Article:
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Queer youth camp seeks to expand nationally

fYrefly empowers young people to challenge hostile environments

University of Alberta researcher Kris Wells says youth are coming out younger, and their families are supporting them. Credit: uofaweb.ualberta.ca

The University of Alberta’s Institute for Sexual Minority Studies and Services has launched a $5-million fundraising campaign that will expand their groundbreaking camp for queer youth to every province and territory.

Camp fYrefly is a national leadership retreat for sexual-minority and gender-variant youth aged 14 to 24. It was launched in 2004 by University of Alberta researchers and educators André Grace and Kris Wells to help queer and trans youth develop the leadership skills and resilience necessary for them to become agents of change in their schools, families and communities.

The campaign, which received a lead gift of $500,000 from the Stollery Charitable Foundation at its recent launch, has so far raised $1 million.

“We have a lot of interest from communities across the country who keep asking, ‘Will you bring the camp here?’” Wells tells Xtra. “Last year in Edmonton alone, we had 100 youth apply and could only take 50.

Wells says his motto is “The camp is four days; what about the other 361?”

“Some call it an oasis away from homophobia, heteronormativity and transphobia in their regular lives,” he says.

There are currently fYrefly locations in Edmonton, as well as a Saskatchewan camp that alternates between Regina and Saskatoon. A Calgary-area camp will be launched this July in Cochrane, Alberta. Wells says communities in Ontario, New Brunswick, Nova Scotia, the BC Interior, Yellowknife and Whitehorse have expressed interest, but no announcements on new locations will be made until there are concrete plans.

“Right now we’re looking to raise the funds so we have the ability to go into communities and work with communities,” he says. “Communities get involved in lots of ways through programming through the camps, committees that support the camp programming, marketing, fundraising, volunteers and parents.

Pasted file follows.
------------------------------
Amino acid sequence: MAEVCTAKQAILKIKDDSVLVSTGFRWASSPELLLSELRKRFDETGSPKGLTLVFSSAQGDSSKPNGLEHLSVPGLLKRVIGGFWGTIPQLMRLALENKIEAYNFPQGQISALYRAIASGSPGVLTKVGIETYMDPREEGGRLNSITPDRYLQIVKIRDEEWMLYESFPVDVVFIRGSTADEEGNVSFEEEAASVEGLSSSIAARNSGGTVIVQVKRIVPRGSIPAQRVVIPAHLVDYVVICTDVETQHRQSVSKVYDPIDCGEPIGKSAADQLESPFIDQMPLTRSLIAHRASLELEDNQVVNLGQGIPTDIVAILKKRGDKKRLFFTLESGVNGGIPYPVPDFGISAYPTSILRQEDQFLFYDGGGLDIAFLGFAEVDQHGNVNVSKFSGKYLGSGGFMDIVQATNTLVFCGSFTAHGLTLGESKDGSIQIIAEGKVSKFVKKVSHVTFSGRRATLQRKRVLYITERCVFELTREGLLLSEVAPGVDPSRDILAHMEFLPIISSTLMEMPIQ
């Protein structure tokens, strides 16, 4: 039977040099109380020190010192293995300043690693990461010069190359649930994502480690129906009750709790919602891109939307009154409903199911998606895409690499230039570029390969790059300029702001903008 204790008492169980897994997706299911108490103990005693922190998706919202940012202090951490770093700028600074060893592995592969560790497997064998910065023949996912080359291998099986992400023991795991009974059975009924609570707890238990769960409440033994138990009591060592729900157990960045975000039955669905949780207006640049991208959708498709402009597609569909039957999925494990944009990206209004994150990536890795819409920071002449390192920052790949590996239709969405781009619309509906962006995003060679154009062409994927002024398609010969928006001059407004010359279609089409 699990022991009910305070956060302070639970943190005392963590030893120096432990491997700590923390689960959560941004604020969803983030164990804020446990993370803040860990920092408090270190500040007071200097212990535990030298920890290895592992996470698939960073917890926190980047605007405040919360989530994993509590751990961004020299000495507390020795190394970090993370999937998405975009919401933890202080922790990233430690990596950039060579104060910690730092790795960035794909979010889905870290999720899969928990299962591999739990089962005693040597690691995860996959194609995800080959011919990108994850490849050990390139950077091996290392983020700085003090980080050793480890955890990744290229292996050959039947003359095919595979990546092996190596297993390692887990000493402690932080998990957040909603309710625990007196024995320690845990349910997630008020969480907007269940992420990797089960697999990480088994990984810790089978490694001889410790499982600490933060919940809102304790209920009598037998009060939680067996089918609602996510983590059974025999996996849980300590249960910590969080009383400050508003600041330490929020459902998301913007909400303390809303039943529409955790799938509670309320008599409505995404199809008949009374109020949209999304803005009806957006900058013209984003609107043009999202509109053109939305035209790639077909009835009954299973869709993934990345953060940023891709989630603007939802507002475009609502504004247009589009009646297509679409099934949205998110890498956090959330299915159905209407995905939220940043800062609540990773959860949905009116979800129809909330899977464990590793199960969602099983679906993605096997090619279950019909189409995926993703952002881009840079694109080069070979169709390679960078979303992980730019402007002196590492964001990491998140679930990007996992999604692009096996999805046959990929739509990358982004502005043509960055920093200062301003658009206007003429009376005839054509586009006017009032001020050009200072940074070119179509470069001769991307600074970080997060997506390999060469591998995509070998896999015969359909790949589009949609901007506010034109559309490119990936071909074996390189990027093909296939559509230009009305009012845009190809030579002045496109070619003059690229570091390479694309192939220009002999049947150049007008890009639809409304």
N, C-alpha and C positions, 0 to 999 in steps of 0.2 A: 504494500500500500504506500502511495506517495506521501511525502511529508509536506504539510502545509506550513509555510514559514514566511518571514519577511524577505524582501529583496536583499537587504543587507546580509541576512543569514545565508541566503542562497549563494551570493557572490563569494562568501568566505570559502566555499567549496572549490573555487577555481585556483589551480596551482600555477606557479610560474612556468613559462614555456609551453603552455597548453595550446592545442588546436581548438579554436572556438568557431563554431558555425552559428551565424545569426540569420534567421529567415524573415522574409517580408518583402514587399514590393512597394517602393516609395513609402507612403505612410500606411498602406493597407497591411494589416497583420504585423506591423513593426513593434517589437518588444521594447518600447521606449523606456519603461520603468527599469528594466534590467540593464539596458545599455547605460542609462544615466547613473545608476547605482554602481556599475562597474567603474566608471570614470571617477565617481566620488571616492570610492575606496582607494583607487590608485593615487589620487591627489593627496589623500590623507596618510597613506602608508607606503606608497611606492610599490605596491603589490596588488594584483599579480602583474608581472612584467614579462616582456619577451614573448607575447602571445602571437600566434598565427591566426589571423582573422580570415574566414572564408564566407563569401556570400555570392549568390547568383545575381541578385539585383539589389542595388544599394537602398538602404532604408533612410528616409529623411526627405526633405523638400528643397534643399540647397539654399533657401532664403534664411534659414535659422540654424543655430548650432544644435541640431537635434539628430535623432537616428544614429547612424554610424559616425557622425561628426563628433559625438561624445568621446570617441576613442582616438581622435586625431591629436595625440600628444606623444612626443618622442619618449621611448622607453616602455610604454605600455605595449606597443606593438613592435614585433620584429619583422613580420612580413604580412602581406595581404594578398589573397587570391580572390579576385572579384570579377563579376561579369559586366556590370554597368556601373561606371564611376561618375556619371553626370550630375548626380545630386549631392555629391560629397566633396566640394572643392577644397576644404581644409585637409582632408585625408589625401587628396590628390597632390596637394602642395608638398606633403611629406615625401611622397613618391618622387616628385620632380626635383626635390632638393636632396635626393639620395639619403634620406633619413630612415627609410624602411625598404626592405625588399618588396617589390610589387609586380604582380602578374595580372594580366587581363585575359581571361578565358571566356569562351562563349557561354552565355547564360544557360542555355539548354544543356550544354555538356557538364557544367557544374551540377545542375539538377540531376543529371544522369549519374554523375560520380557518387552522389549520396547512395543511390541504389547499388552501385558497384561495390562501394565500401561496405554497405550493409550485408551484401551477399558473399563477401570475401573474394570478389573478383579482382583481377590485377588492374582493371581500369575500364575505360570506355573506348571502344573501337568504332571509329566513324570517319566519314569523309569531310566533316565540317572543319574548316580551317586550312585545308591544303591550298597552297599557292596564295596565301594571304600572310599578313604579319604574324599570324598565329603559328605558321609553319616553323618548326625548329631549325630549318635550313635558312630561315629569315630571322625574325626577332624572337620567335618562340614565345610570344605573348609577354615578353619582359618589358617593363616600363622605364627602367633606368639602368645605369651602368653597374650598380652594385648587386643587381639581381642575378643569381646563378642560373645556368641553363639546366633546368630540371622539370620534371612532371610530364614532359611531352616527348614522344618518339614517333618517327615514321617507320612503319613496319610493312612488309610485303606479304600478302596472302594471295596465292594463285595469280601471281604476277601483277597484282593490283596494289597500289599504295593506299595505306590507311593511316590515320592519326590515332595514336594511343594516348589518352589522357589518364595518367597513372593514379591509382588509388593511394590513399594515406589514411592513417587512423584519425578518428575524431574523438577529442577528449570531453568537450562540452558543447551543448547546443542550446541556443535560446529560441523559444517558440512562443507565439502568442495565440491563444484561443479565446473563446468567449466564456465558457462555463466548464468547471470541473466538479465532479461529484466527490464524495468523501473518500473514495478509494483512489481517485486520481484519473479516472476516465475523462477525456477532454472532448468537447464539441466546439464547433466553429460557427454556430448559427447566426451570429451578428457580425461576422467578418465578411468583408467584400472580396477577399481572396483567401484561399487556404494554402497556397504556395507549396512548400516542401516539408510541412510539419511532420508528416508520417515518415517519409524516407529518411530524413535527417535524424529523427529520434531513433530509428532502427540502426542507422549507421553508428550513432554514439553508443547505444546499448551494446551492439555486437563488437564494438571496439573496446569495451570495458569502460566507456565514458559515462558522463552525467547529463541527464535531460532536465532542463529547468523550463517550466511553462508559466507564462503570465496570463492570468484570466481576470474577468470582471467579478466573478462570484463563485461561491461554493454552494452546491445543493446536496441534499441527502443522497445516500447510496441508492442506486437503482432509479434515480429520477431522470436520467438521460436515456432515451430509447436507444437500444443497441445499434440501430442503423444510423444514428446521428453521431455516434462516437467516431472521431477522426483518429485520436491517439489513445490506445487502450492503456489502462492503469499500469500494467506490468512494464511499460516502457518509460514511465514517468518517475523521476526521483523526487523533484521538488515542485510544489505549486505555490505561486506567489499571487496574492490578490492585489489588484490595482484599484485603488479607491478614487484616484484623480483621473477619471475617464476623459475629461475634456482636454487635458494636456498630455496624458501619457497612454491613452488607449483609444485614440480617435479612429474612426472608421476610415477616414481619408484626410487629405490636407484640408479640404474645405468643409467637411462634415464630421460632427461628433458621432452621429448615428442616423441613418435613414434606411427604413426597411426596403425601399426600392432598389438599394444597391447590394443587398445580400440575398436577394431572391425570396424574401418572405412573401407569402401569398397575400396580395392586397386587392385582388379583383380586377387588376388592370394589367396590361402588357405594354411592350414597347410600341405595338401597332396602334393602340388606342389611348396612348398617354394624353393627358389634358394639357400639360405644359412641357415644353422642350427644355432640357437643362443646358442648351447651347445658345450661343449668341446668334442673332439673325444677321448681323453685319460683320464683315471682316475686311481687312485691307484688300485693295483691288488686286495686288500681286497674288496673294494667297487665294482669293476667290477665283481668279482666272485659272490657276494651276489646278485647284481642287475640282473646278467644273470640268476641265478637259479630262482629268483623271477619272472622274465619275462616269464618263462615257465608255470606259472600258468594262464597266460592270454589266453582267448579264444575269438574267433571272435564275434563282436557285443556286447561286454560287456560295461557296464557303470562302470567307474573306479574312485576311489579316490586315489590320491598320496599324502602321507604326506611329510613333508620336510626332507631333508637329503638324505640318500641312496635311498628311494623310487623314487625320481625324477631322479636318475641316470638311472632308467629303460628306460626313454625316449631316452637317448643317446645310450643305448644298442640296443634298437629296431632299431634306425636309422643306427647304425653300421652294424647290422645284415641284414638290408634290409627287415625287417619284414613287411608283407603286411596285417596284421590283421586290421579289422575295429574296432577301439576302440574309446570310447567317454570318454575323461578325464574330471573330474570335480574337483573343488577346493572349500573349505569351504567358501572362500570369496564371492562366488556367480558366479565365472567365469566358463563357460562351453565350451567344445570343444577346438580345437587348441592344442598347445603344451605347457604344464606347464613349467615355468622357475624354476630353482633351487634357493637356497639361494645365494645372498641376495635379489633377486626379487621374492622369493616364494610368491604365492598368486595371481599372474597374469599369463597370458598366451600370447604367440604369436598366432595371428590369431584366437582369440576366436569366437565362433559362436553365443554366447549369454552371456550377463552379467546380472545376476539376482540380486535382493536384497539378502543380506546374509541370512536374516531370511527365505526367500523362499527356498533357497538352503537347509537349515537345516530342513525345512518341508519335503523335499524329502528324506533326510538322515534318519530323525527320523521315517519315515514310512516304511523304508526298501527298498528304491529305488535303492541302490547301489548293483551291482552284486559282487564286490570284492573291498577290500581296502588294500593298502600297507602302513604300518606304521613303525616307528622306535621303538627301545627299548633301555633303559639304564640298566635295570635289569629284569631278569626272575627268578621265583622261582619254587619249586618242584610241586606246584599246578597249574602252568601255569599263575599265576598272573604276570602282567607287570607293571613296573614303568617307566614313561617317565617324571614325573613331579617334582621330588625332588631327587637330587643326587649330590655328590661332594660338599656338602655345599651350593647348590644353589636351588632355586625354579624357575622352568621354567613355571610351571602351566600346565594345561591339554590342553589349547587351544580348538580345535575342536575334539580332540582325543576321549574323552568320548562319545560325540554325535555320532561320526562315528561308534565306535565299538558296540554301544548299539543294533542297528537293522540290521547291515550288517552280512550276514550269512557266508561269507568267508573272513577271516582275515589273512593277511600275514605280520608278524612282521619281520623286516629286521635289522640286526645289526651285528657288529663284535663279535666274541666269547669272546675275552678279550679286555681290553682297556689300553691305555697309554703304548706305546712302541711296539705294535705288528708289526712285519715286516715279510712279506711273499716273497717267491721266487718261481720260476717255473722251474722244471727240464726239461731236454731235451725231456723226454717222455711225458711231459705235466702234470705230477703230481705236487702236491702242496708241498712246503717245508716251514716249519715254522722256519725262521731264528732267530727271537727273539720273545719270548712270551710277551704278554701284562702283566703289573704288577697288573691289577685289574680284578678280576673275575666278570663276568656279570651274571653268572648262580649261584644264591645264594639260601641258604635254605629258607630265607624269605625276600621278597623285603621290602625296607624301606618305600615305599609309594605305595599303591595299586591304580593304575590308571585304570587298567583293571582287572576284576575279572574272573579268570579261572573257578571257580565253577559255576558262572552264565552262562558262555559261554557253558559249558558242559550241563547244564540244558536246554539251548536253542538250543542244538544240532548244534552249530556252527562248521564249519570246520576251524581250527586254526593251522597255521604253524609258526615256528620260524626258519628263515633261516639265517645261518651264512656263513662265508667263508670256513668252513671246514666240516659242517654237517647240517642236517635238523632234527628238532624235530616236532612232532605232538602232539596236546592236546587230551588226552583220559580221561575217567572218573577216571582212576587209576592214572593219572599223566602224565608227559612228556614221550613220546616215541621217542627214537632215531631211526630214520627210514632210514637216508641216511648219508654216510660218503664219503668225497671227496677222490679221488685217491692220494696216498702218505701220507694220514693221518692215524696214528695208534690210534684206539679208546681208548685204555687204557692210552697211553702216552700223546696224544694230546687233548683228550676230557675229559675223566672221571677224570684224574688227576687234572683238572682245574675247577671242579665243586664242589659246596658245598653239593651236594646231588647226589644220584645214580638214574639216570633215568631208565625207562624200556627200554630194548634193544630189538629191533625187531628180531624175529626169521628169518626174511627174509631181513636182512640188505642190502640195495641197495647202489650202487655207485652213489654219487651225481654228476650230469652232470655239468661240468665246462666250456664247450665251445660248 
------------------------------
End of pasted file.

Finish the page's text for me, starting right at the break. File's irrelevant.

“We have a 10-year history of a proven and award-winning program, so this campaign is in large part allowing us to scale up the research and services at the institute to reach more youth in need and work with more communities across this country, but also policymakers, government and social institutions.”

Wells notes that Camp fYrefly is the world’s only sexual- and gender-minority youth leadership camp that’s affiliated with a major research institution. He says the backing of the university allows the camp to immediately turn cutting-edge research into programs and services.

“We’re seeing tremendous movement in our country. I believe we’re on the verge of a tipping point, and we’re seeing that bubble up in our schools with changes to our policies, as well as more societal awareness,” he says. “More people are standing up to discrimination. It’s not about special rights nor minority rights, but human rights.”

Wells says the battle for equality is now happening in schools and points to a new generation of youth that he refers to as “generation queer.”

“They are no longer going to be silent victims,” he says. “That’s what fYrefly does; it empowers them with those leadership skills not only to challenge those hostile environments when it’s safe to do so, but also transform them.

“Youth are coming out at younger and younger ages and their families are supporting them; they are asking their schools how they are going to protect and respect their child and his or her identity, because it’s in fact the law,” he says.

“If a school receives one dollar of public funds, it’s beholden to the Charter, whether it’s a private, charter, public or Catholic institution.”

For more information on Camp fYrefly, visit fyrefly.ualberta.ca.